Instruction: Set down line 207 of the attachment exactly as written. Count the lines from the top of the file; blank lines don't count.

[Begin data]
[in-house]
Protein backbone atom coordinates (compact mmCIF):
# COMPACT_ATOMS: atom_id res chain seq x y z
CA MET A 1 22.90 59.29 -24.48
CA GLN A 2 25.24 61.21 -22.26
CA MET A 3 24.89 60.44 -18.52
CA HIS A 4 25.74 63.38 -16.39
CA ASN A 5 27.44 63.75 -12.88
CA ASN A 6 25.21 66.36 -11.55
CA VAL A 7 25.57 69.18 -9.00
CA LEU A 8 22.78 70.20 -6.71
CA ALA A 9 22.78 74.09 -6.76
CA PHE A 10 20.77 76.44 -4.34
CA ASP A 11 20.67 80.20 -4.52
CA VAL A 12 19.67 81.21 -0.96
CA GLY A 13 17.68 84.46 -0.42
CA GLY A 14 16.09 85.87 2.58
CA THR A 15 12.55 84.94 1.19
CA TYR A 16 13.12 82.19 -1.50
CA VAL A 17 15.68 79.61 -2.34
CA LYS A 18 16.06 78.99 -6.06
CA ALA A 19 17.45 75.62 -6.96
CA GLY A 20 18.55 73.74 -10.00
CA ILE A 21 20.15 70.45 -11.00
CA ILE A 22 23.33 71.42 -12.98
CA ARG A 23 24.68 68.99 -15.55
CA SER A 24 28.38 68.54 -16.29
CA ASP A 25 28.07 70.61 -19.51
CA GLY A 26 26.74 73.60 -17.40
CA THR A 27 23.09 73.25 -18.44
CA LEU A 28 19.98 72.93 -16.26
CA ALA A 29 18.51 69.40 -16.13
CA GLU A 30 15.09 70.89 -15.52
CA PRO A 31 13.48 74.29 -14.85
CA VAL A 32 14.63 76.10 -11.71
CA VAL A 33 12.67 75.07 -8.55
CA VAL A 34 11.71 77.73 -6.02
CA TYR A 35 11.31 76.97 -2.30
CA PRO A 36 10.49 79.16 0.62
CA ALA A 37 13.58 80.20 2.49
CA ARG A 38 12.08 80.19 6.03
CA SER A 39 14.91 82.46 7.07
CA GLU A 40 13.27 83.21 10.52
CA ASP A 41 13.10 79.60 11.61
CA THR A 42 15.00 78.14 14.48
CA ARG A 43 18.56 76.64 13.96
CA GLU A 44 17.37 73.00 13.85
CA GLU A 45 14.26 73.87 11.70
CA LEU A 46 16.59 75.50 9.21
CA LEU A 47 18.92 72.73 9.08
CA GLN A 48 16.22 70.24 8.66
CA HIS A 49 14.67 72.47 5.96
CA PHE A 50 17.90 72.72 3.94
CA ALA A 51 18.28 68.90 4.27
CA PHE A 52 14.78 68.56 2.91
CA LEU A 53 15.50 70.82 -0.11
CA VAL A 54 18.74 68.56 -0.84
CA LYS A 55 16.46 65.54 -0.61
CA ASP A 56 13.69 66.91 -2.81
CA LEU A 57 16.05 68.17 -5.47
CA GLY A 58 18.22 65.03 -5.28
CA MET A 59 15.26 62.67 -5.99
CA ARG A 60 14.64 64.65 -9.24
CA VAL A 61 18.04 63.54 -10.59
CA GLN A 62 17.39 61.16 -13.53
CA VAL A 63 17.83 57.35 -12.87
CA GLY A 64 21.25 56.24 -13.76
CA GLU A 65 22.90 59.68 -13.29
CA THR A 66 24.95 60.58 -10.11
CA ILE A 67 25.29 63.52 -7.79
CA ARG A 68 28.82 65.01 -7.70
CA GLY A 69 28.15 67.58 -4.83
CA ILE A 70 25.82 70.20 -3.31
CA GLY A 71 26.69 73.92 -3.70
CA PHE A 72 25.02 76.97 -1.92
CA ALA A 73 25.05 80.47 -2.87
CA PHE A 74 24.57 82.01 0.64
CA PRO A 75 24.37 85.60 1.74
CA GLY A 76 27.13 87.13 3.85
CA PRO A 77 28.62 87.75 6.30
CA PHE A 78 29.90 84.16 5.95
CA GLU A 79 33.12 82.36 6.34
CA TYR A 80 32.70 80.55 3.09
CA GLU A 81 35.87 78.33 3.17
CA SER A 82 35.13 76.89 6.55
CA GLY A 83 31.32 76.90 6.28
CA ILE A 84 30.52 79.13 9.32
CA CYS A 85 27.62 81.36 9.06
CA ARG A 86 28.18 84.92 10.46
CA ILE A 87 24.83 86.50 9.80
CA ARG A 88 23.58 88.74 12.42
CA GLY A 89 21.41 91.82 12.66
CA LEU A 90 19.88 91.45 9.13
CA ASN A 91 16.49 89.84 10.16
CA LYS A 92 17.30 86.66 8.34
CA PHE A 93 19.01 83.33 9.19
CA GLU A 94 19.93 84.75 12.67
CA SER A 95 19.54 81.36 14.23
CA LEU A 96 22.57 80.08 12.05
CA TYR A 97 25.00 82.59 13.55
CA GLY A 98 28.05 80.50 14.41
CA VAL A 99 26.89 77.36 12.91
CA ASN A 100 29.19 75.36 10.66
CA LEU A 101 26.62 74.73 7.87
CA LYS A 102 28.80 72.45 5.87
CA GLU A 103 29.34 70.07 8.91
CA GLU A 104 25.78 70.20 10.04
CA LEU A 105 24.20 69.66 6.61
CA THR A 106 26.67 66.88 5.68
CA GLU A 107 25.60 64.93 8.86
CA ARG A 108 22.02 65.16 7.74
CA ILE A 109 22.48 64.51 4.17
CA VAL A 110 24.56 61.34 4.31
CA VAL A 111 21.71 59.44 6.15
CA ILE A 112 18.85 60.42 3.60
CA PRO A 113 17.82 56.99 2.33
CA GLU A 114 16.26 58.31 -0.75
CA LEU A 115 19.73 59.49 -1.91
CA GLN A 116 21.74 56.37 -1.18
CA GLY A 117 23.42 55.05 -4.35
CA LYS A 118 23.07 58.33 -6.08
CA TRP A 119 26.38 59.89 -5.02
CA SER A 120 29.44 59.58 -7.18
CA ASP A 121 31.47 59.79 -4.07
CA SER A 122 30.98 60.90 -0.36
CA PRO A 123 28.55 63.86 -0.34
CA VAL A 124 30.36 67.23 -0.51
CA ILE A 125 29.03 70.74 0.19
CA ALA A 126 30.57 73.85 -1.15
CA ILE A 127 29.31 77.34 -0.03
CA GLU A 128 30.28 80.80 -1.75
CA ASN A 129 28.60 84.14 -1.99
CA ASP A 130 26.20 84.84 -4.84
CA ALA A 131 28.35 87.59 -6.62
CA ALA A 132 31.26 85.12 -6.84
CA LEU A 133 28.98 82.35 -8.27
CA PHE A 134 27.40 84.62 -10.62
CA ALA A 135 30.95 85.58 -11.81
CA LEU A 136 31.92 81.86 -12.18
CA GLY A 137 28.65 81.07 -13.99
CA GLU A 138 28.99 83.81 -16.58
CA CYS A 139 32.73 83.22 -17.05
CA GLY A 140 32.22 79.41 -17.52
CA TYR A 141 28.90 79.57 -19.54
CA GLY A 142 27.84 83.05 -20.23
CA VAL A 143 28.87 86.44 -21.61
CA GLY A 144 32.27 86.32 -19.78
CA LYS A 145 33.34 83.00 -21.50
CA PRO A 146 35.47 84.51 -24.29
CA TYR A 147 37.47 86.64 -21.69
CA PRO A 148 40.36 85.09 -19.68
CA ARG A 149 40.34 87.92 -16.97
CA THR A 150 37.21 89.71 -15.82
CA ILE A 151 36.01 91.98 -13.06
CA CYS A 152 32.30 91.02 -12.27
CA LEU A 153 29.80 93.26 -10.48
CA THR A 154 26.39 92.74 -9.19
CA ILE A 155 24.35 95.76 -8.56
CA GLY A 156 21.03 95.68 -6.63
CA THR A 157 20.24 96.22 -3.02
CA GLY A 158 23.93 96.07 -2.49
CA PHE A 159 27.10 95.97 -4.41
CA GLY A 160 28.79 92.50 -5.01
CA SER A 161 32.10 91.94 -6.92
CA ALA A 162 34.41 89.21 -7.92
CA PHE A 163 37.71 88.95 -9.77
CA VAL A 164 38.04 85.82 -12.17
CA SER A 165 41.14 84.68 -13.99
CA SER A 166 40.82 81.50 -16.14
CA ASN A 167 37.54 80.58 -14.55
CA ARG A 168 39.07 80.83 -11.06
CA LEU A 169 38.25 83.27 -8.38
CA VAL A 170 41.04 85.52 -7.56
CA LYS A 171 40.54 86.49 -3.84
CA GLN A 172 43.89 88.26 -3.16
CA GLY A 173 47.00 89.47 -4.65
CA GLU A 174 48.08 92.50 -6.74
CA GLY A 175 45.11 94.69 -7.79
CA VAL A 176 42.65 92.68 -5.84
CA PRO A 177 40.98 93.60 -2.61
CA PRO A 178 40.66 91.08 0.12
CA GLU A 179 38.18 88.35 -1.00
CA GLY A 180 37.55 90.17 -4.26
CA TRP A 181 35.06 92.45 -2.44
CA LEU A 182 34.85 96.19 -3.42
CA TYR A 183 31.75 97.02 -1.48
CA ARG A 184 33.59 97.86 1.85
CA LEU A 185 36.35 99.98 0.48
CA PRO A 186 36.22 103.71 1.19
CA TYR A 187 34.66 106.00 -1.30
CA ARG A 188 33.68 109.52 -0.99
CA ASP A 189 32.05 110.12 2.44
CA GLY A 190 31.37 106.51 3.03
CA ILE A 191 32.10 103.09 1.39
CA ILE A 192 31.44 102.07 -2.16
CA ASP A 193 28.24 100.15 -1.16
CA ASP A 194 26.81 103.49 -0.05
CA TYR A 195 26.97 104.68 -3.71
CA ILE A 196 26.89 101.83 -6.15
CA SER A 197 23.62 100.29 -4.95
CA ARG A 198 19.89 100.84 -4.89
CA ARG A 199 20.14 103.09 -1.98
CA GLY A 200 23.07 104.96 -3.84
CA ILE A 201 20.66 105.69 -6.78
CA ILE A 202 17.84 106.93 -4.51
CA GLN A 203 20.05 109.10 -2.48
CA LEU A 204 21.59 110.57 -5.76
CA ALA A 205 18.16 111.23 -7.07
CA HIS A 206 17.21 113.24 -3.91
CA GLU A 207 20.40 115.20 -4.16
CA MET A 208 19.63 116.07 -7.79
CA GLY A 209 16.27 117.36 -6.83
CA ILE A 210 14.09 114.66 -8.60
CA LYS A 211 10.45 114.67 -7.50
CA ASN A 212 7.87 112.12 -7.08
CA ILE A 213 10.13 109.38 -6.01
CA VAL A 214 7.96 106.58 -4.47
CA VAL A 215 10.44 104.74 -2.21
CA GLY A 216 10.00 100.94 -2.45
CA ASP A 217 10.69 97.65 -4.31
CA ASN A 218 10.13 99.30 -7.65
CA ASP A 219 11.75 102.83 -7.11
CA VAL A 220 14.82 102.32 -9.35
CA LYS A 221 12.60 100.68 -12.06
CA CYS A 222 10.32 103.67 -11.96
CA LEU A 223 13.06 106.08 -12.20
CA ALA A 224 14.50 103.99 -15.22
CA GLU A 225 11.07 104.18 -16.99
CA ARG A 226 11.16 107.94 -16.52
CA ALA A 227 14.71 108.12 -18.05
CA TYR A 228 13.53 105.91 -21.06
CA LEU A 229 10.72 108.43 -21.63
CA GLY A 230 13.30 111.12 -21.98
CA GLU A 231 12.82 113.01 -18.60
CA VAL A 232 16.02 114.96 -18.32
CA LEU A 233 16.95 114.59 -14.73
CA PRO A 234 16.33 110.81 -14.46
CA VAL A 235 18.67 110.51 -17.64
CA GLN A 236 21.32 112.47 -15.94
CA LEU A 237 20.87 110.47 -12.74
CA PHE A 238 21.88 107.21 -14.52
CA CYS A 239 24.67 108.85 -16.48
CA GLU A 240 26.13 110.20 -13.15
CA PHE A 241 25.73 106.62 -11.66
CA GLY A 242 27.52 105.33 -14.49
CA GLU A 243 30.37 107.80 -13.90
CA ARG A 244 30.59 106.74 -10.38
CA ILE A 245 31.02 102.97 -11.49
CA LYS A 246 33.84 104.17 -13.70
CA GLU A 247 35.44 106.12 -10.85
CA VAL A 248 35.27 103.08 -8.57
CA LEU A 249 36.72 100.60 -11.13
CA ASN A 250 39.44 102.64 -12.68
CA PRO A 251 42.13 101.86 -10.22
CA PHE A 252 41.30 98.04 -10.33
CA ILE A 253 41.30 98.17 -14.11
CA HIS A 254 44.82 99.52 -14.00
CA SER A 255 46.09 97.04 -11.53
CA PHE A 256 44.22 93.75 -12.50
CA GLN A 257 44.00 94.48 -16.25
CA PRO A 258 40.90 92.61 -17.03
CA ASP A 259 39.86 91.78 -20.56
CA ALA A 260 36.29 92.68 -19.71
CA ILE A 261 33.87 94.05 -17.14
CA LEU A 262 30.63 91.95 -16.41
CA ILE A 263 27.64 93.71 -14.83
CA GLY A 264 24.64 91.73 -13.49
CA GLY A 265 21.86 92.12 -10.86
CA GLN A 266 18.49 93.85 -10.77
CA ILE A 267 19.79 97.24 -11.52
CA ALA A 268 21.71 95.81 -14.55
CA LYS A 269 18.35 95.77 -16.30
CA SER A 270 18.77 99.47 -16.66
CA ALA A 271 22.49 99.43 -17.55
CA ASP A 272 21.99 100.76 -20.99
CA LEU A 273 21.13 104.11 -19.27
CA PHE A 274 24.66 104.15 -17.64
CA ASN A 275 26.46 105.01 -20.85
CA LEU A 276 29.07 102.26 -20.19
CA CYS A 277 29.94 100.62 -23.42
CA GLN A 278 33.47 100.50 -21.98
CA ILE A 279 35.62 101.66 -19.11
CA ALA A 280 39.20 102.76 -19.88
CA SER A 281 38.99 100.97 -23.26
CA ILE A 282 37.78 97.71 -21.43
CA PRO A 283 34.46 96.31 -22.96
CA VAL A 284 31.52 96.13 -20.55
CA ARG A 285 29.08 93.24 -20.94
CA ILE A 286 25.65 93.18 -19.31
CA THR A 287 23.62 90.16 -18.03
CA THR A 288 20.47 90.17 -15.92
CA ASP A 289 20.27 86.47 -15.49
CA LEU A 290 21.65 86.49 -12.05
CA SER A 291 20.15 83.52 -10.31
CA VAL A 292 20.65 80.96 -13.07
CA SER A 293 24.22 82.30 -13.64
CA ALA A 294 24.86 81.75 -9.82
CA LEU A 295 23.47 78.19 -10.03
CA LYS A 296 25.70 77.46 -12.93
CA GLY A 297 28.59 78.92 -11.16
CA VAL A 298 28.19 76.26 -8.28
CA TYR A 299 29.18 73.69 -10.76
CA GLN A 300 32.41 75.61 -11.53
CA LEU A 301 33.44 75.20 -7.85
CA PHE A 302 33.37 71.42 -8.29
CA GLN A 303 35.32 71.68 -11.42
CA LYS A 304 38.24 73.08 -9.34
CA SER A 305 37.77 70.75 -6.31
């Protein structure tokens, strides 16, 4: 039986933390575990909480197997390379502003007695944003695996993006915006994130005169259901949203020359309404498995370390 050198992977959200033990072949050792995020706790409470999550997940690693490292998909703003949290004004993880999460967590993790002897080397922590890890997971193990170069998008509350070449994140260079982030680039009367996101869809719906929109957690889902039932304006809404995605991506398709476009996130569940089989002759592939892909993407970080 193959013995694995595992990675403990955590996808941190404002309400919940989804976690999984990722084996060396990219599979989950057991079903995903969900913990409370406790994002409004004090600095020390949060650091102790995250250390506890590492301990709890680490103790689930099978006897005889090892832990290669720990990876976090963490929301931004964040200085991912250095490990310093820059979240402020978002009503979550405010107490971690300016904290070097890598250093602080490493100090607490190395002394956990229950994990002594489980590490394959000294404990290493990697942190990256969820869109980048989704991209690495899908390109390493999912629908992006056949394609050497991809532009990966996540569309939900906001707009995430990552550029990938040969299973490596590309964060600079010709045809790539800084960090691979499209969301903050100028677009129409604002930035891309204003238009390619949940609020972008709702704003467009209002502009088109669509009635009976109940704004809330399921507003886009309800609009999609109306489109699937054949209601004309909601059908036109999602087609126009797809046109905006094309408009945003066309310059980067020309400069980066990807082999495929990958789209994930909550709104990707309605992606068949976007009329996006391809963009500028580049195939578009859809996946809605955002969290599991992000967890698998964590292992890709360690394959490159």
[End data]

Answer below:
CA LEU A 204 21.59 110.57 -5.76